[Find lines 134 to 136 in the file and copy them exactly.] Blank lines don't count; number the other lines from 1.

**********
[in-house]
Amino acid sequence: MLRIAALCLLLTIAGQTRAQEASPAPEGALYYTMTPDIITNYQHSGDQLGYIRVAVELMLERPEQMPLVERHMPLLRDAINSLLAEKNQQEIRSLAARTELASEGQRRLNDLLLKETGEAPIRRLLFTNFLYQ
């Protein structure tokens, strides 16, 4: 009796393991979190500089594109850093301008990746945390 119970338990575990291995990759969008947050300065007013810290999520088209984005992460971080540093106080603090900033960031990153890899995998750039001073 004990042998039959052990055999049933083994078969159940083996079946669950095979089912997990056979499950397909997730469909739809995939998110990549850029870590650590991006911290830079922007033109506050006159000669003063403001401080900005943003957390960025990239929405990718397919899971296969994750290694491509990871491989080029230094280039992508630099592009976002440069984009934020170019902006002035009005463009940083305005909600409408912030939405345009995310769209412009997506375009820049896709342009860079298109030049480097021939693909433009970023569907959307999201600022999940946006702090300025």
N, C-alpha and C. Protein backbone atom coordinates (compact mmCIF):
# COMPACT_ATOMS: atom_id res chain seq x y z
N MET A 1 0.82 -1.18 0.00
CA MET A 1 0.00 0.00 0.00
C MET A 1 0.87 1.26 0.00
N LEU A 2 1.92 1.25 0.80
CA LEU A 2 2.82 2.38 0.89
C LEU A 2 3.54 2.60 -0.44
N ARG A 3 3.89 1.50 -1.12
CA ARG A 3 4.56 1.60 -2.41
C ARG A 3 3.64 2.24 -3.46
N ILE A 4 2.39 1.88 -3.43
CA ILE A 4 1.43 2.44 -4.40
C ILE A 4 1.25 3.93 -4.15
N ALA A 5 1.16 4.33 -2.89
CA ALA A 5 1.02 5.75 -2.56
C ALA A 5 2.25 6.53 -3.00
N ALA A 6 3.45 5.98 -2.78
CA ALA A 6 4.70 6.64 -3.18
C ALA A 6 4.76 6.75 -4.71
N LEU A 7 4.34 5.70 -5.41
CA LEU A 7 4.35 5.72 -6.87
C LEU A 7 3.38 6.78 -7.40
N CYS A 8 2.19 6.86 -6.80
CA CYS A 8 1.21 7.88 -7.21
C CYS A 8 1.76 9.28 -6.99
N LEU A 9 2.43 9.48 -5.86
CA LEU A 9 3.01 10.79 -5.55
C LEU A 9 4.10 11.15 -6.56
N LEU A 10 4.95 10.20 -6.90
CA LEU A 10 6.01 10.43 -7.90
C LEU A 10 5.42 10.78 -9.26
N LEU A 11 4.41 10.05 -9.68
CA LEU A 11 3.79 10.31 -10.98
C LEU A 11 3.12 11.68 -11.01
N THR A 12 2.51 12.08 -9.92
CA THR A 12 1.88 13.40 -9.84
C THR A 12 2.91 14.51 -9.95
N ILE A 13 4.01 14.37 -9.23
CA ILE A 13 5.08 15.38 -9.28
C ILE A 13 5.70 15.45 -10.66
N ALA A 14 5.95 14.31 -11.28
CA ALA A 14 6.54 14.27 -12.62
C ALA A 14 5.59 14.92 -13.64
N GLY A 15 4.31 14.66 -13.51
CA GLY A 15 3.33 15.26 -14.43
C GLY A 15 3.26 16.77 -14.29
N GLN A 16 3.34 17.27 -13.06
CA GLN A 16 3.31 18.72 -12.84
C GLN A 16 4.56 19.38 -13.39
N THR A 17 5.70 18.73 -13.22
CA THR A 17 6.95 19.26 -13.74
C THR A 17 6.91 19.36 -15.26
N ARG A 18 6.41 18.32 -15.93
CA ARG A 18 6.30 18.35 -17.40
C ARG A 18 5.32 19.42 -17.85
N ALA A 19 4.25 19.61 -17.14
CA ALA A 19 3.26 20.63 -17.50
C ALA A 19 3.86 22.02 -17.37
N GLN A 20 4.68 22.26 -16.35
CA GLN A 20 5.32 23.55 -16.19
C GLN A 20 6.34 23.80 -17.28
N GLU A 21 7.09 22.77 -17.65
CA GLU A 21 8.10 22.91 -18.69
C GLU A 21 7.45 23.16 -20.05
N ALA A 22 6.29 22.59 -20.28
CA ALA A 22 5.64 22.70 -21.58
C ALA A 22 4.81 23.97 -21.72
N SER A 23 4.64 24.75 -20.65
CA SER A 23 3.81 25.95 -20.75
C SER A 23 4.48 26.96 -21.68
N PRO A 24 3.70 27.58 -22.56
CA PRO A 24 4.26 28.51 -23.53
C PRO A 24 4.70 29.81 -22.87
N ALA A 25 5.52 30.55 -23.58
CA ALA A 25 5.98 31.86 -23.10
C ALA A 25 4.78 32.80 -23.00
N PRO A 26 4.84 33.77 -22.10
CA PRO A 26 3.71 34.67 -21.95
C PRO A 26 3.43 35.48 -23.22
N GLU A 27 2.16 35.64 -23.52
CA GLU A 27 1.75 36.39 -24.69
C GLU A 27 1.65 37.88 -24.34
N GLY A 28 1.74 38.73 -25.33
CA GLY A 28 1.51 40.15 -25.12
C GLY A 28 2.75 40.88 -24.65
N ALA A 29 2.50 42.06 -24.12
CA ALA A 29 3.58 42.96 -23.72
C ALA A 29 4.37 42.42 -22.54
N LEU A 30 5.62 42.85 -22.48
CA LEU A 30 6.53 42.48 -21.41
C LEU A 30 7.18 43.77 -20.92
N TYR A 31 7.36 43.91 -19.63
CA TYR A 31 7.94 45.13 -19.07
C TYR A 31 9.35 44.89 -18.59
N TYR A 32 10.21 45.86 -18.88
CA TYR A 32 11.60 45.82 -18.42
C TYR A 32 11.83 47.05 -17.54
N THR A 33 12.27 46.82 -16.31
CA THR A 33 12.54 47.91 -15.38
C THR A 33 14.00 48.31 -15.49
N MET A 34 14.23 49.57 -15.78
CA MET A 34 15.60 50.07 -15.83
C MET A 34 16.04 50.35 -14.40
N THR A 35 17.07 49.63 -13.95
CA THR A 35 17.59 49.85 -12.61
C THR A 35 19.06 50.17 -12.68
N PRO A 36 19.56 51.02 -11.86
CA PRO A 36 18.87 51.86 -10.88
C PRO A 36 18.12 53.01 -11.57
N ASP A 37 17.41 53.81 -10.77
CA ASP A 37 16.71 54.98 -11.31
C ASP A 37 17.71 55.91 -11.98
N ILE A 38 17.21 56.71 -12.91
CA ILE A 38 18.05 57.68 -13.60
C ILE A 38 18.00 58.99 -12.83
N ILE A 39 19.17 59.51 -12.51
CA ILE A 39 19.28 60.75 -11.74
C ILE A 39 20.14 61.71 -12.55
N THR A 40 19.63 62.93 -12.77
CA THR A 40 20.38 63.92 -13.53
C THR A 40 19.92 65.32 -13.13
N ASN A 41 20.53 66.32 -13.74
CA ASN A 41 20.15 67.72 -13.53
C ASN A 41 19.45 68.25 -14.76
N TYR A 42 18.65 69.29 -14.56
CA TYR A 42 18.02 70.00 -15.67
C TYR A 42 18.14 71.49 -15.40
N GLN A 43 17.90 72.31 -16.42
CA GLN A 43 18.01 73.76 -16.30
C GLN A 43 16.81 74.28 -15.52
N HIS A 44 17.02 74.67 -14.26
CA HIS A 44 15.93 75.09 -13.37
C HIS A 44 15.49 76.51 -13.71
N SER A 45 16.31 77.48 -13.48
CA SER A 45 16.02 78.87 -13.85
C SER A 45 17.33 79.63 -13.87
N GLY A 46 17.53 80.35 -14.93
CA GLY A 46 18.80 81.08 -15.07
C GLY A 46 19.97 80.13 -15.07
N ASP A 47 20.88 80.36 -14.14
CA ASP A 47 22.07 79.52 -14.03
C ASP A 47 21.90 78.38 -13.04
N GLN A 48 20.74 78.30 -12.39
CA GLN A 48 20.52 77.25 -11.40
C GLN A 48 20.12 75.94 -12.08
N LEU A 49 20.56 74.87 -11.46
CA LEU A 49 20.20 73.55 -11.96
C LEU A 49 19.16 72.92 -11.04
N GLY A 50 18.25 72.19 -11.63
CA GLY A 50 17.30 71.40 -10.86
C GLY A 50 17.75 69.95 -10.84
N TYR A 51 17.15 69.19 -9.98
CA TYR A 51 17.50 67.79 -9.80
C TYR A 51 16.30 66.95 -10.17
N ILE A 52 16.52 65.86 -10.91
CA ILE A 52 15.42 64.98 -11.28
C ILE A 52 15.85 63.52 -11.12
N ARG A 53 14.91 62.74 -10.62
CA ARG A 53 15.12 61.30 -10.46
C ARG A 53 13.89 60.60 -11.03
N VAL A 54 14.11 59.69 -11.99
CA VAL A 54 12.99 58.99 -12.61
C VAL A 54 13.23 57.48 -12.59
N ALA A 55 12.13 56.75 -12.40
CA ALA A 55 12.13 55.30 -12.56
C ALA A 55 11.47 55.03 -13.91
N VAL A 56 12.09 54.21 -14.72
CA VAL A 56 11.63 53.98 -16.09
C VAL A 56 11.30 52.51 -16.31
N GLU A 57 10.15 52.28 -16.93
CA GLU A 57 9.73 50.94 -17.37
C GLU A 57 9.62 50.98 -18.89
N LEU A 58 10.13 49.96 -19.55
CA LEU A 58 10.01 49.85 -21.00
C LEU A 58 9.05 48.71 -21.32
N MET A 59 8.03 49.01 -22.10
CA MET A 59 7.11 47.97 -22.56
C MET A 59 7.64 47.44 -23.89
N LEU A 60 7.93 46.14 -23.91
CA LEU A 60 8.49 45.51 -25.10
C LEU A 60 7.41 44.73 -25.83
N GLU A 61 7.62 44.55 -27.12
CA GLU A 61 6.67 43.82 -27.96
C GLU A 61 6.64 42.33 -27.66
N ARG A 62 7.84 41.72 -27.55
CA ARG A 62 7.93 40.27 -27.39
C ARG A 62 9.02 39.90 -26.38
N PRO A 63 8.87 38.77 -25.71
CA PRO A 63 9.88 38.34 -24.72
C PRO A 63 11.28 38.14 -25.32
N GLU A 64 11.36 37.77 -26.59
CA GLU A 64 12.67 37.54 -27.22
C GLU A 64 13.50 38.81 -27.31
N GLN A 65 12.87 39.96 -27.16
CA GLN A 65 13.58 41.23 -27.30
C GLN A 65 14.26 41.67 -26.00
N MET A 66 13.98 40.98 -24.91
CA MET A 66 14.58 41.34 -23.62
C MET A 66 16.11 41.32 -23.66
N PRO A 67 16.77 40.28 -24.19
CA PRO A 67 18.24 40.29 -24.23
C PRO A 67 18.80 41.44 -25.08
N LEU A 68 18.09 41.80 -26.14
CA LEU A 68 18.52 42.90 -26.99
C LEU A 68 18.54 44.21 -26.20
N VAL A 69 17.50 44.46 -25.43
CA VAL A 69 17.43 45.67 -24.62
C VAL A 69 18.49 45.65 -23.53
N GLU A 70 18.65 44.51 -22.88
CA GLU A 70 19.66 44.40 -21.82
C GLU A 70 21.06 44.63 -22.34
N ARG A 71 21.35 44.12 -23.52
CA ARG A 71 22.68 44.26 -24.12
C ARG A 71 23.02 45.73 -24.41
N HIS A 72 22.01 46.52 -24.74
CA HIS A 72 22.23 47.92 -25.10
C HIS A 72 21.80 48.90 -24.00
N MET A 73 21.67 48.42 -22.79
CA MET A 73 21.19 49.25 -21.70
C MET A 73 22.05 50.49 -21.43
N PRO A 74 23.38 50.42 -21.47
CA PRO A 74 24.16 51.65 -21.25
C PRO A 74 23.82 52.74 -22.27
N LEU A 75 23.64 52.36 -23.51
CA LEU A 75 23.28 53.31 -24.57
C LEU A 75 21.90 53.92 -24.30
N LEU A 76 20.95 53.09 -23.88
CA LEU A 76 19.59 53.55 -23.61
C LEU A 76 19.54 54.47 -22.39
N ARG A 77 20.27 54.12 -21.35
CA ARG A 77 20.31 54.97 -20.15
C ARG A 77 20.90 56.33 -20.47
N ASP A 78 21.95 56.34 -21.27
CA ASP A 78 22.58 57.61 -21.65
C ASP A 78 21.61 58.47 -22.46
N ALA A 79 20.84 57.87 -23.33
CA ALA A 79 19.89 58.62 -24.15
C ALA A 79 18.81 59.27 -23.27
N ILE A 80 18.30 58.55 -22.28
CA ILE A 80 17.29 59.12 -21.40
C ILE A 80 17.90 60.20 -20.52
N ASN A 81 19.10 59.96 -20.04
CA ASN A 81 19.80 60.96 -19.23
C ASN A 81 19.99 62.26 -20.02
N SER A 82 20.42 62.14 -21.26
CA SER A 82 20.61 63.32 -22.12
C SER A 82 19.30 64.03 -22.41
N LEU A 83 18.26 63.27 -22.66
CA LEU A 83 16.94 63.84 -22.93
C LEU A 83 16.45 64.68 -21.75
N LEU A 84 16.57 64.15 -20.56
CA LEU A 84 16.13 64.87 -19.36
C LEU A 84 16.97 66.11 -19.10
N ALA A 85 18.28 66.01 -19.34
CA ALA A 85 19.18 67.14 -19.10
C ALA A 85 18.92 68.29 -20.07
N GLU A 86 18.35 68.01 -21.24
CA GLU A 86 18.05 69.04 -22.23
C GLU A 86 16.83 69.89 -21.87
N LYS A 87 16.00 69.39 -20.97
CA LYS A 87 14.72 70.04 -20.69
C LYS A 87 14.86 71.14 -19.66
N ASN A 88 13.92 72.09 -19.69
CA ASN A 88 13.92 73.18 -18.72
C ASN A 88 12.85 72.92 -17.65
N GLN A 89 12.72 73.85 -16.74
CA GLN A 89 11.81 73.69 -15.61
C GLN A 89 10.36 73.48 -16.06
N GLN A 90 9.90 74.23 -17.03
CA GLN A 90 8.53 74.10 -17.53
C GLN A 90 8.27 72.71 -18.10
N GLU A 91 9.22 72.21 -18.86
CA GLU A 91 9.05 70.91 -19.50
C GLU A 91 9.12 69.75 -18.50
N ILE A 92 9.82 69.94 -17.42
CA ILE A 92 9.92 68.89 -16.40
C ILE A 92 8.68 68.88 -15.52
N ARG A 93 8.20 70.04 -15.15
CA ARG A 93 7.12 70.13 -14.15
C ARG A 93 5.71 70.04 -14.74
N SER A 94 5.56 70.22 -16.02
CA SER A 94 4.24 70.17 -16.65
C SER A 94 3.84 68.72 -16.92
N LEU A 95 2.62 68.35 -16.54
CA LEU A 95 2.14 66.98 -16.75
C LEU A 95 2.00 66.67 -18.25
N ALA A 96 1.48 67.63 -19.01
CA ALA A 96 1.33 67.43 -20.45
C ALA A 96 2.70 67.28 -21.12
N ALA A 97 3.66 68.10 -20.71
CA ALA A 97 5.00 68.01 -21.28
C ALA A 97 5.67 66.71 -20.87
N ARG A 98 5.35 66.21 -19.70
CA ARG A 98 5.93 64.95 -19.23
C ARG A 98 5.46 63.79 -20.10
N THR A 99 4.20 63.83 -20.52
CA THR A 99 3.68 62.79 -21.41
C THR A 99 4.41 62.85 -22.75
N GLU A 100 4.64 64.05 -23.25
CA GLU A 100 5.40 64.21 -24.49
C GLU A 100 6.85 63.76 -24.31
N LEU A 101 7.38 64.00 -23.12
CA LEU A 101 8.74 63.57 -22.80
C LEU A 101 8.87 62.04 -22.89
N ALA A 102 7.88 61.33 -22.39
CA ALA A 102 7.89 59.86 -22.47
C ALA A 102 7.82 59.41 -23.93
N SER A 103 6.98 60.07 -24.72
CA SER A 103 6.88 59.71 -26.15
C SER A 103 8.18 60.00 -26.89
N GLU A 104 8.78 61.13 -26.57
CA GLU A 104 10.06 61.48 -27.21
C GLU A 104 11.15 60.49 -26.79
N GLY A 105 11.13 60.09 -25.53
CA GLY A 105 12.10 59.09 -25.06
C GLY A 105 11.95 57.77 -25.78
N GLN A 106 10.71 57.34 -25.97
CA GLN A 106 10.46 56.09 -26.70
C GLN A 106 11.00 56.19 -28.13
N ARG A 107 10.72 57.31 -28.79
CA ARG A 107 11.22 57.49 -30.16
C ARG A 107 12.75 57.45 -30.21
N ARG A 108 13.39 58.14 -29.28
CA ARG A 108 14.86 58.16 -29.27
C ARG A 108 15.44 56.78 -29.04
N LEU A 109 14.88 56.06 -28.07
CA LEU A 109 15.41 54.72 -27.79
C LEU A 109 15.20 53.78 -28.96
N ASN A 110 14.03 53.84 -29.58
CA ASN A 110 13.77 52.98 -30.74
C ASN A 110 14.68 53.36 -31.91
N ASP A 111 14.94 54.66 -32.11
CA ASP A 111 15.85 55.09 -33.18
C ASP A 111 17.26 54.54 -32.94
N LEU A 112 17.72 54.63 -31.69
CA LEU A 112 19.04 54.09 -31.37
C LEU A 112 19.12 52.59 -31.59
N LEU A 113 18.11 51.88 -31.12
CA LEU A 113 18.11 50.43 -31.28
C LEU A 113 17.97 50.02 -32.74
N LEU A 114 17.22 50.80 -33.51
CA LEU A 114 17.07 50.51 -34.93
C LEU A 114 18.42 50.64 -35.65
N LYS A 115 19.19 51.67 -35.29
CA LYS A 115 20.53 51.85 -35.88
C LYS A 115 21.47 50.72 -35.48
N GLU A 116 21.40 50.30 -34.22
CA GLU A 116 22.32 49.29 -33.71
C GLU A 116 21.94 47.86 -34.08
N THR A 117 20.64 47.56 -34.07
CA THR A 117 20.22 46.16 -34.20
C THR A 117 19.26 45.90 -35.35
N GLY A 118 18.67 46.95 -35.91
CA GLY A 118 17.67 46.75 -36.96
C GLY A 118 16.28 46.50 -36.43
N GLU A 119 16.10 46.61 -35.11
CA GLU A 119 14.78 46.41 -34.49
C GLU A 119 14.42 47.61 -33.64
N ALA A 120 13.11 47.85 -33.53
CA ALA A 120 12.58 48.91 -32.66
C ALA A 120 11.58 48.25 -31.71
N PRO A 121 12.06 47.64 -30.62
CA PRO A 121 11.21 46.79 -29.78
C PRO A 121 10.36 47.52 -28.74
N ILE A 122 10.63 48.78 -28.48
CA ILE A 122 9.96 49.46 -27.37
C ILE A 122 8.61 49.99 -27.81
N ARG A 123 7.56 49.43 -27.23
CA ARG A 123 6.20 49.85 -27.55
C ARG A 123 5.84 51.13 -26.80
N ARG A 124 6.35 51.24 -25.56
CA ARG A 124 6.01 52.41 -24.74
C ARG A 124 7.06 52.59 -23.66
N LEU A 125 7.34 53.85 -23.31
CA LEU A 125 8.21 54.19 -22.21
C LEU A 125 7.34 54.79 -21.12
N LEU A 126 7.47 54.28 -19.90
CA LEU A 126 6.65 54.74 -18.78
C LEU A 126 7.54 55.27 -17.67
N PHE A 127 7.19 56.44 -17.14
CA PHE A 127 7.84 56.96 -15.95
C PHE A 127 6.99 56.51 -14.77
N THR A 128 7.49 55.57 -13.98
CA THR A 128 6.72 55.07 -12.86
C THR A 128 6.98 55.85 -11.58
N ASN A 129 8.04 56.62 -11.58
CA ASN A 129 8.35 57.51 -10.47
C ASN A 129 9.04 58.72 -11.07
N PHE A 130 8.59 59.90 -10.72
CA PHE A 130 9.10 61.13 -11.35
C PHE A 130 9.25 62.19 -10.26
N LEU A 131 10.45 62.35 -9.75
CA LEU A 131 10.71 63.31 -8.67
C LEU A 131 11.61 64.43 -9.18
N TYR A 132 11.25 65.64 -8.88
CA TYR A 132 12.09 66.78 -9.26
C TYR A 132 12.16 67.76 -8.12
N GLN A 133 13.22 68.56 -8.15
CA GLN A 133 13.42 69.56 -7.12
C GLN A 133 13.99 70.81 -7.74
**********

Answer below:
C GLN A 43 16.81 74.28 -15.52
N HIS A 44 17.02 74.67 -14.26
CA HIS A 44 15.93 75.09 -13.37